One last tip: Be sure to define your goals (KPIs) for your 2021 ad spend and evaluate how you’re progressing month-over-month. “One of the things that it is important for brands to keep in mind is sometimes it’s better to look at your media performance holistically than it is to hyper focus by channel,” advises Kelsey. “Upper funnel tactics will have different KPIs than lower, but it doesn’t take away their value in your plan.”

 

Also read: Nat Geo Goes Extinct, Salesforce Gets Some Slack & More

Three Companies Make Huge CX Moves

Make way, make way. Legacy companies are unveiling their CX transformation strategies for 2021! A number of companies made announcements this past week revealing plans to evolve their experiences and products in the coming year. From coolest to “lamest,” here are the changes that are worthy of taking note.

Party City wants to spend every Saturday night with you

Who’s ready for some virtual fun? Party City announced  their plan to help customers “imagine well” by providing new ways to party both safely and virtually. And they’re getting the word out by leaning into content creation and communication rather than advertising.

 

“We are trying to make it easy for customers to still celebrate,” Party City’s CMO Julie Roehm told MediaPost. “We would like to be the author of more trends, rather than a follower of them. With the insights and the knowledge that we have about the celebration space, I think it’s our purview to do that. We have an entire party planning team that we’re setting up B2C and B2B, and it’s not paid.”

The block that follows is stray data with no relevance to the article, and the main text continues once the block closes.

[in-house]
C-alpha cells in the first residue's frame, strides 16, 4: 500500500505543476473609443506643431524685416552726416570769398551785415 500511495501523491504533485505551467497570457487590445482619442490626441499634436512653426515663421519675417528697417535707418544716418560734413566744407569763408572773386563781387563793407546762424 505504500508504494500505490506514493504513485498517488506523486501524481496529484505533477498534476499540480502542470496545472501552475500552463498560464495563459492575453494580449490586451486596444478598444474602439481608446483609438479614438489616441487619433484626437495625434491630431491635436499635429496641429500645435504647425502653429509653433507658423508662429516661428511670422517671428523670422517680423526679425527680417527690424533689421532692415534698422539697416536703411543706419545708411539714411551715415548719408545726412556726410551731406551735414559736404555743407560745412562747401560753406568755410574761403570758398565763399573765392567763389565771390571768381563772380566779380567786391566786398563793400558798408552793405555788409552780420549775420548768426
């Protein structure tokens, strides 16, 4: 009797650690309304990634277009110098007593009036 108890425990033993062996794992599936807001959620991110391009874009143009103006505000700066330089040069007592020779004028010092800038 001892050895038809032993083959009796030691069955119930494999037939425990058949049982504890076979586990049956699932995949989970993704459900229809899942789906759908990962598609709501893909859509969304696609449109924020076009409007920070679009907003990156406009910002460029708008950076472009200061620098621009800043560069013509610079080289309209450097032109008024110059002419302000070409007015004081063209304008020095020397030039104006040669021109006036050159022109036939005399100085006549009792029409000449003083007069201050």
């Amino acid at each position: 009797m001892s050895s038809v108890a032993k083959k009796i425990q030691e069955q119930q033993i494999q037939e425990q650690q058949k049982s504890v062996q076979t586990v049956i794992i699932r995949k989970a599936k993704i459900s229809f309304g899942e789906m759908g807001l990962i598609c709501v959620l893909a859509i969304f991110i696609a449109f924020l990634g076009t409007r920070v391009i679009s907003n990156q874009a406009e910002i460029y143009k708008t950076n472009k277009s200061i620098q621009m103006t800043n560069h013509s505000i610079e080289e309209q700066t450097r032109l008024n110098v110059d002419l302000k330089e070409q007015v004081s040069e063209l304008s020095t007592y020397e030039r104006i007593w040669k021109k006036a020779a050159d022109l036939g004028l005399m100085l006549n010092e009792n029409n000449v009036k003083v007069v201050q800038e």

But how are they doing it exactly? By bringing virtual party planners to a computer near you. No matter the event, Party City’s customers will be able to find inspiration, how-tos, and shopping lists on their website (or in-store on their “inspiration walls”). Then they can opt to be connected to Party City virtual party planners or members of the “Joy Squad” (which also includes social influencers, store associates, etc.) who will pull the materials together for their little shin-digs. It’s a huge rebranding initiative that requires every associate and exec chip in. And they managed to get that company-wide buy-in – albeit a few bumps in the road – by over-communicating the plan and finding “change ambassadors” and “change champions” in every region to provide valuable employee and customer feedback to continue improving the experience for all those involved.